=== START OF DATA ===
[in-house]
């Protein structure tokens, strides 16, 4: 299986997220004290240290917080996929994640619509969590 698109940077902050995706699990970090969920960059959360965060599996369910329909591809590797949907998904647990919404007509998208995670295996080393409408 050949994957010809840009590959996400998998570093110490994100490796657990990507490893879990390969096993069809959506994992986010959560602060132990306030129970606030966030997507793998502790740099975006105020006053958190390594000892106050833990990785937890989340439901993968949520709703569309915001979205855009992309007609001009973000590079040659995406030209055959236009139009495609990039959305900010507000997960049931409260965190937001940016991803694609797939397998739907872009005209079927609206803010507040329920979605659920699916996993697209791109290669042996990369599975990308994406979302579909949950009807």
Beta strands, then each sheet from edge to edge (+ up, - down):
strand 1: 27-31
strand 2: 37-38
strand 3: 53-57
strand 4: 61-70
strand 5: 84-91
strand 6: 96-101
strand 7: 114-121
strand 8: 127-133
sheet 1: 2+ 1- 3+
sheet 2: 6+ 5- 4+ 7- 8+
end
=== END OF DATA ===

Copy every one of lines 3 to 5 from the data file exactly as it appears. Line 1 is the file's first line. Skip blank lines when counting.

Beta strands, then each sheet from edge to edge (+ up, - down):
strand 1: 27-31
strand 2: 37-38